Bruce Hale is a highly recommended speaker. Visit him online for information about his life and Chet Gecko, Detective as well as events, writing a story, cartoon strips, and more! This interview was conducted via email in 2004.
What was your initial inspiration for creating these books?
I was living in Hawaii at the time (1997), in a house where geckos cruised the walls at night, sucking down bugs like Friday night at the drive-in. At an SCBWI National Conference, I’d heard that editors were looking for middle-grade mysteries and humorous stories. I love reading detective fiction, and thought I’d try my hand at writing a funny one.
Because I’d already published some Hawaiian picture books with a gecko character, I wanted to make my detective something different — a dog, a cat, an insurance salesman. But during a free writing exercise, I happened upon the character’s voice. He said: “Kids talk. They say I’m someone who can solve mysteries. They’re right. I can. Who am I? Chet Gecko, Private Eye.” And when I wrote that, I knew the gecko would not be denied.
What was the timeline between spark and publication, and what were the major events along the way?
The first story, THE CHAMELEON WORE CHARTREUSE, came pretty quickly. I didn’t know a dang thing about plotting a mystery, so most of my clues were in the form of riddles for Chet to solve. The voice came in loud and clear, though.
I sent it out in October 1997, and the manuscript was rejected. This pattern repeated itself 10 times over the next year. Finally, I got a nice note from the 12th publisher, Viking, saying they liked it and would I do a rewrite?
But before I’d heard back from them, I’d gone to the 1998 SCBWI Conference and met an agent there who liked the story. I told Viking, “hang on until I see what the agent says.” Good thing I did, too.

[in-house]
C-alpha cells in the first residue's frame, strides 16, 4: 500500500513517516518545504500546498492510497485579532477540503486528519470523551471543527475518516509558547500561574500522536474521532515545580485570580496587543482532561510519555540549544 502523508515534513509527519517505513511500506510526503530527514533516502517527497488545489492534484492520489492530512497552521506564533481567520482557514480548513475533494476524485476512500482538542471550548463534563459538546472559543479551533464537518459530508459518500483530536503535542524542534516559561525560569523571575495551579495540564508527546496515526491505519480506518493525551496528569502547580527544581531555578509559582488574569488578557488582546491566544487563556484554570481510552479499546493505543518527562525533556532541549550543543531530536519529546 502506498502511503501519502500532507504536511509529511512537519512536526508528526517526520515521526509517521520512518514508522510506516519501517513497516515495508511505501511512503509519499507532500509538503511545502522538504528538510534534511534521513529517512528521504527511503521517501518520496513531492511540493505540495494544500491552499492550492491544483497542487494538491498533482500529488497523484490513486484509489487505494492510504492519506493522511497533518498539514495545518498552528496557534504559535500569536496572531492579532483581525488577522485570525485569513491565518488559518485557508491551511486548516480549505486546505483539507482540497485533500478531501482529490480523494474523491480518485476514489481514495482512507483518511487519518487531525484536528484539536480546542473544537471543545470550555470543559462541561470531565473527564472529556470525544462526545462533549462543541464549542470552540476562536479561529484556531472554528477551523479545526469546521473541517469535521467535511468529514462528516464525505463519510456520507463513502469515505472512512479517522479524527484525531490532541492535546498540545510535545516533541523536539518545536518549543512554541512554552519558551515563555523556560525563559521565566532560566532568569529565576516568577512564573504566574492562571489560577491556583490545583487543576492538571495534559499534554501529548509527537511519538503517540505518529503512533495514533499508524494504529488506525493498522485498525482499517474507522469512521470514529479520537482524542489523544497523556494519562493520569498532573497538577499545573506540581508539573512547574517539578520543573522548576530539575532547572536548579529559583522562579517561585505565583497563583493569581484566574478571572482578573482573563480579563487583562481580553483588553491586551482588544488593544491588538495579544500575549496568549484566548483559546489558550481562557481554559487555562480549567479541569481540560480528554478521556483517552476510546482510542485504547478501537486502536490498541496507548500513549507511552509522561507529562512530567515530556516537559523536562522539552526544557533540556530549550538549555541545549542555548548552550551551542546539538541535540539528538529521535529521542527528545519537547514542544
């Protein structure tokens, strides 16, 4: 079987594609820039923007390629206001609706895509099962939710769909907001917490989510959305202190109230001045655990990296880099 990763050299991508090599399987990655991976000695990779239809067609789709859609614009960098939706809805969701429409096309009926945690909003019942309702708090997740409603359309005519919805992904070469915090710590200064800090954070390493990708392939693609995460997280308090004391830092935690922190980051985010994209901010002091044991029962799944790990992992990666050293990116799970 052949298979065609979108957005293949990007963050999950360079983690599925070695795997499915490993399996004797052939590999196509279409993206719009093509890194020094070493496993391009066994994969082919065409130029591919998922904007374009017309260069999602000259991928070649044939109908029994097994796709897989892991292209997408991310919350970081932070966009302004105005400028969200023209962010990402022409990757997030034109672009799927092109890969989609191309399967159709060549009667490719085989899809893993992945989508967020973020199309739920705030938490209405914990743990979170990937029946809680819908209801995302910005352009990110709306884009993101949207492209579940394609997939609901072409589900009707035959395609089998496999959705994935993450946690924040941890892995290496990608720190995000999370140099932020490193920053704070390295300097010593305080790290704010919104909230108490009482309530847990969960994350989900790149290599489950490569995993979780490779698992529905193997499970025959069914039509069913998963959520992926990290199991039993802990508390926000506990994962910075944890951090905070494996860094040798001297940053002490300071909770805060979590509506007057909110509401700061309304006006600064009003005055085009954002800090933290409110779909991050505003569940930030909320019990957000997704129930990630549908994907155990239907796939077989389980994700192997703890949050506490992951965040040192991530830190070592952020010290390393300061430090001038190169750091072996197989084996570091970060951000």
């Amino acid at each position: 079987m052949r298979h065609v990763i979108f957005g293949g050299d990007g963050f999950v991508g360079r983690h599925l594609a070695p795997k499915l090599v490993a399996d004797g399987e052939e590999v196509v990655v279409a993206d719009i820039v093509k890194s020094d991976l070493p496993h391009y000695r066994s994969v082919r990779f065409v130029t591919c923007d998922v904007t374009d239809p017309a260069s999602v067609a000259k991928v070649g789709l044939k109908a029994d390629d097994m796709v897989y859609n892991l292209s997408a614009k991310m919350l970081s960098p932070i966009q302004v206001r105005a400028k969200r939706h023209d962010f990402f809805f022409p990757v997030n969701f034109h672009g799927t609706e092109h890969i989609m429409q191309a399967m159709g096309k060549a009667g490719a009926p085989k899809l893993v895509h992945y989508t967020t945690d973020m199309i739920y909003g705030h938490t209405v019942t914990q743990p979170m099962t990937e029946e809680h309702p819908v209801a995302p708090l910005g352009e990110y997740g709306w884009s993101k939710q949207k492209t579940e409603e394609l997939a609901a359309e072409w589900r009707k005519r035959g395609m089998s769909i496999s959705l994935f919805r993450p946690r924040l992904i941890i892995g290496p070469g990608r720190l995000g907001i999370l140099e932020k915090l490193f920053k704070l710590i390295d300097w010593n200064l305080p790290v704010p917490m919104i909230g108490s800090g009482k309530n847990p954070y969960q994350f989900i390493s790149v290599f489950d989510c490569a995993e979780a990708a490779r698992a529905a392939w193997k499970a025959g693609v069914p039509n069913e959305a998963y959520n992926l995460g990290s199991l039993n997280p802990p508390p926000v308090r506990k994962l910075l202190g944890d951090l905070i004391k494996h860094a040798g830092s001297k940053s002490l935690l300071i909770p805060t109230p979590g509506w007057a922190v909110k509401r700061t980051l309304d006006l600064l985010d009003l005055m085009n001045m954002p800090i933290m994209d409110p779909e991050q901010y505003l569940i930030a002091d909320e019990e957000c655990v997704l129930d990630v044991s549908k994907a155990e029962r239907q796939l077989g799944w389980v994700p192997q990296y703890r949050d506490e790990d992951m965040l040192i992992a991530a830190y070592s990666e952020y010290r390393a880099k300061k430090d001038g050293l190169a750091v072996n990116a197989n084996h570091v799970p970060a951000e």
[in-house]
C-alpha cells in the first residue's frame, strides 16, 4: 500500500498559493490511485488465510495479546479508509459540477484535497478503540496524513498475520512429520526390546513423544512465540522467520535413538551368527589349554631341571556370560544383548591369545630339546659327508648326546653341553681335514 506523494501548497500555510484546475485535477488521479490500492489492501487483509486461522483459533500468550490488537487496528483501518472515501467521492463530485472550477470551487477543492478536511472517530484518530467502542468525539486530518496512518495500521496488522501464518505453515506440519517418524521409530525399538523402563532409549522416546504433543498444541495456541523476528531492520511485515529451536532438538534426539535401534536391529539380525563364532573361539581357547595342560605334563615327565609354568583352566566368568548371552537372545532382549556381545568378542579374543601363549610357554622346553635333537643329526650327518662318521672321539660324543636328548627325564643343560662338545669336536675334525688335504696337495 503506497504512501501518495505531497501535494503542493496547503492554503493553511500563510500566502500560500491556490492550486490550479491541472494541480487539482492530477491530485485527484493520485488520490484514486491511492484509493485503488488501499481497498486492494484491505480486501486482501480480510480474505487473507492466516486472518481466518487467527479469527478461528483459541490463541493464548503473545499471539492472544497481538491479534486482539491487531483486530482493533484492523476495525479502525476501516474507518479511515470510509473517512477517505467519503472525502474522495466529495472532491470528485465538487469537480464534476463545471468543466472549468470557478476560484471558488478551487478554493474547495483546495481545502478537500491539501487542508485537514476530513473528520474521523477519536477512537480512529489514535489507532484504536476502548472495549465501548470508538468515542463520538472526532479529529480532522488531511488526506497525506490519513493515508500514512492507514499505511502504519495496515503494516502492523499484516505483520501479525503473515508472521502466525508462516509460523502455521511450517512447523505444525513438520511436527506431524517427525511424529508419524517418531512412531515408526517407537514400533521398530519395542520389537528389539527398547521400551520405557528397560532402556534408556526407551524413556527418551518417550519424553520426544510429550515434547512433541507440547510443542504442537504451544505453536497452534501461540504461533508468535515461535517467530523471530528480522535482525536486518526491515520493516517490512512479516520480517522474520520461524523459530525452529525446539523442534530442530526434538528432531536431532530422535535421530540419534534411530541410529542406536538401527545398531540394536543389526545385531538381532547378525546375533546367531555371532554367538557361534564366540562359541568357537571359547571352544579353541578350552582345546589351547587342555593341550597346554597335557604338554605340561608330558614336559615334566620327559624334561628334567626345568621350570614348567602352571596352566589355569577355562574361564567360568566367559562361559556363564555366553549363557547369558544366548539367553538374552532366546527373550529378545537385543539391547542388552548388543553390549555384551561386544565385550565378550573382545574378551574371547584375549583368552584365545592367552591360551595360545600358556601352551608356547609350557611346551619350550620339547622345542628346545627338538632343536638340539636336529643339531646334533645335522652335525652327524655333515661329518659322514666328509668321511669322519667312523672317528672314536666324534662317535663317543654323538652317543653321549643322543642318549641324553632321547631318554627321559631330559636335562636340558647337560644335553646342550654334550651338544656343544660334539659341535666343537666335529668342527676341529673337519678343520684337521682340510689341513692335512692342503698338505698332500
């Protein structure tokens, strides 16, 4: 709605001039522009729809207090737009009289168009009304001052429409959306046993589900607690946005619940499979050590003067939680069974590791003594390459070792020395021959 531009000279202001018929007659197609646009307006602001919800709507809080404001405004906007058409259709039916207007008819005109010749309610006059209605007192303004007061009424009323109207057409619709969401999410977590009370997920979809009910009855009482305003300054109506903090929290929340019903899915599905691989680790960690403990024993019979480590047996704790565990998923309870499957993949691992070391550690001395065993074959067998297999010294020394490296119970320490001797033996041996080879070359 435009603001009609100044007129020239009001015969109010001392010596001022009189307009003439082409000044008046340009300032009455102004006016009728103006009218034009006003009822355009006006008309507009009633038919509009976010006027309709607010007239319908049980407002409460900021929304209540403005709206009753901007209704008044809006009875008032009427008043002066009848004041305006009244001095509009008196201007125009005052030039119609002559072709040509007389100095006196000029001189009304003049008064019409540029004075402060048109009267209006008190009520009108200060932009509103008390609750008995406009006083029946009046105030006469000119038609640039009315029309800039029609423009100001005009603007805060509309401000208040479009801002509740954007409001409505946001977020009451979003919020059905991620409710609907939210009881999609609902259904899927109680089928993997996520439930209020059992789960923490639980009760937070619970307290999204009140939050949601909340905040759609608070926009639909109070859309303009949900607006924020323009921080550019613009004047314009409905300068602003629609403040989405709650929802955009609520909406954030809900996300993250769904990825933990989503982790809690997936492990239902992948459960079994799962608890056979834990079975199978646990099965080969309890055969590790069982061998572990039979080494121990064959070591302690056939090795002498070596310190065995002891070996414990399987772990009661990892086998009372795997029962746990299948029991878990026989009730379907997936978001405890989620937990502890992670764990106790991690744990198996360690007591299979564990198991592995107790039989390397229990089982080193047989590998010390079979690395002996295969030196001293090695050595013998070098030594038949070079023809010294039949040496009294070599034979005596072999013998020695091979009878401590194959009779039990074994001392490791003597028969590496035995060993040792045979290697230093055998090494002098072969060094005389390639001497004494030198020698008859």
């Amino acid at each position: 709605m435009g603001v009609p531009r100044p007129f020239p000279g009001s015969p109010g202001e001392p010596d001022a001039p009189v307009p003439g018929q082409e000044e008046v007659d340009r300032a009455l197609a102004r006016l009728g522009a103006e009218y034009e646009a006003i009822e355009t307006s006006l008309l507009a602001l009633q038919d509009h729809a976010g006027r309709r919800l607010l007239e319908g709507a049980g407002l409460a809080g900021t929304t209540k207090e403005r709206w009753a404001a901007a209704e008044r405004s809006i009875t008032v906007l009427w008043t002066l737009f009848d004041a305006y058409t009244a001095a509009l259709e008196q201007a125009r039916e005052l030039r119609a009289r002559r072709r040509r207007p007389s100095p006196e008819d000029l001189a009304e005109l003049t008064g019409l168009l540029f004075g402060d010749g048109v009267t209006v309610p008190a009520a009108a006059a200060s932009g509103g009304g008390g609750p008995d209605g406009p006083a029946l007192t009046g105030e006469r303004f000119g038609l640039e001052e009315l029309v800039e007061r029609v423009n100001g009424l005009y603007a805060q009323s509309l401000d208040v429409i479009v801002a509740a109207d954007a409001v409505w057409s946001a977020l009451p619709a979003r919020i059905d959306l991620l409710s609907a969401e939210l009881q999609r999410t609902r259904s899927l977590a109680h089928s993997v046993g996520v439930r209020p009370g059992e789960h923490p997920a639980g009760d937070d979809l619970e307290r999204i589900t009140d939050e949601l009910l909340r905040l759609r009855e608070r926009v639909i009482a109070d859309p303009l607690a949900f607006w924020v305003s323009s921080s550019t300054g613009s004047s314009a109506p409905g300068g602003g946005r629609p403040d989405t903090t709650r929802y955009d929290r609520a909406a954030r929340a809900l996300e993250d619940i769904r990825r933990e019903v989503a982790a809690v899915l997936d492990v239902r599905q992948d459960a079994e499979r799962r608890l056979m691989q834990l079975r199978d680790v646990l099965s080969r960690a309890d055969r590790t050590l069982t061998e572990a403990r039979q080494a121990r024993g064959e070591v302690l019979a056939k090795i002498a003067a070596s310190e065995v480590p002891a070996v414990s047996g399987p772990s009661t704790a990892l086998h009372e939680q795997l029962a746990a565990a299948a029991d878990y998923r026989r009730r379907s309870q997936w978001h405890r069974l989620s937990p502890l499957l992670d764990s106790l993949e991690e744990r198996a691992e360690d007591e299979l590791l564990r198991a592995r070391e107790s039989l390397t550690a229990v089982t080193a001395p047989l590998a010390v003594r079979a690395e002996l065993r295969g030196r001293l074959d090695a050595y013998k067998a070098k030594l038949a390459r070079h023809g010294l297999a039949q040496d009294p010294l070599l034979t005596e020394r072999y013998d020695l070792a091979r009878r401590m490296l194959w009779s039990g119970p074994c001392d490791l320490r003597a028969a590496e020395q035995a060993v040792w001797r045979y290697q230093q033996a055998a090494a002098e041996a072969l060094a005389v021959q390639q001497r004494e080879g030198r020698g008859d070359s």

He sent the manuscript to Harcourt, where Michael Stearns got his hands on it. When Michael requested a rewrite, I did it. He signed me to a three-book contract for a Chet Gecko series.
By the time the first book came out, Harcourt wanted more. We added three more books, then three more after that. Chet Gecko now has nine mysteries (six of which are in print), and the series looks to continue beyond that. In fact, I’m working on the movie script right now!
What were the challenges (literary, research, psychological, logistical) in bringing it to life?
First of all, my initial story was woefully short — 19 manuscript pages instead of 60. With Michael Stearns’ patient help, I made the book more “plotty,” adding more twists and turns. It grew with each rewrite (I believe there were five, altogether), until CHAMELEON reached the length it has today.
Psychologically, there were no problems. I was excited to have a three-book contract, and I had deep psychological insights into the mind of a gecko. (Actually, Chet Gecko is much like me, but with a tail.)
The ongoing challenge is keeping the series fresh, yet familiar. I add new characters all the time, and I have to keep checking Chet’s metaphors and puns to make sure I’m not repeating myself. So far, so good.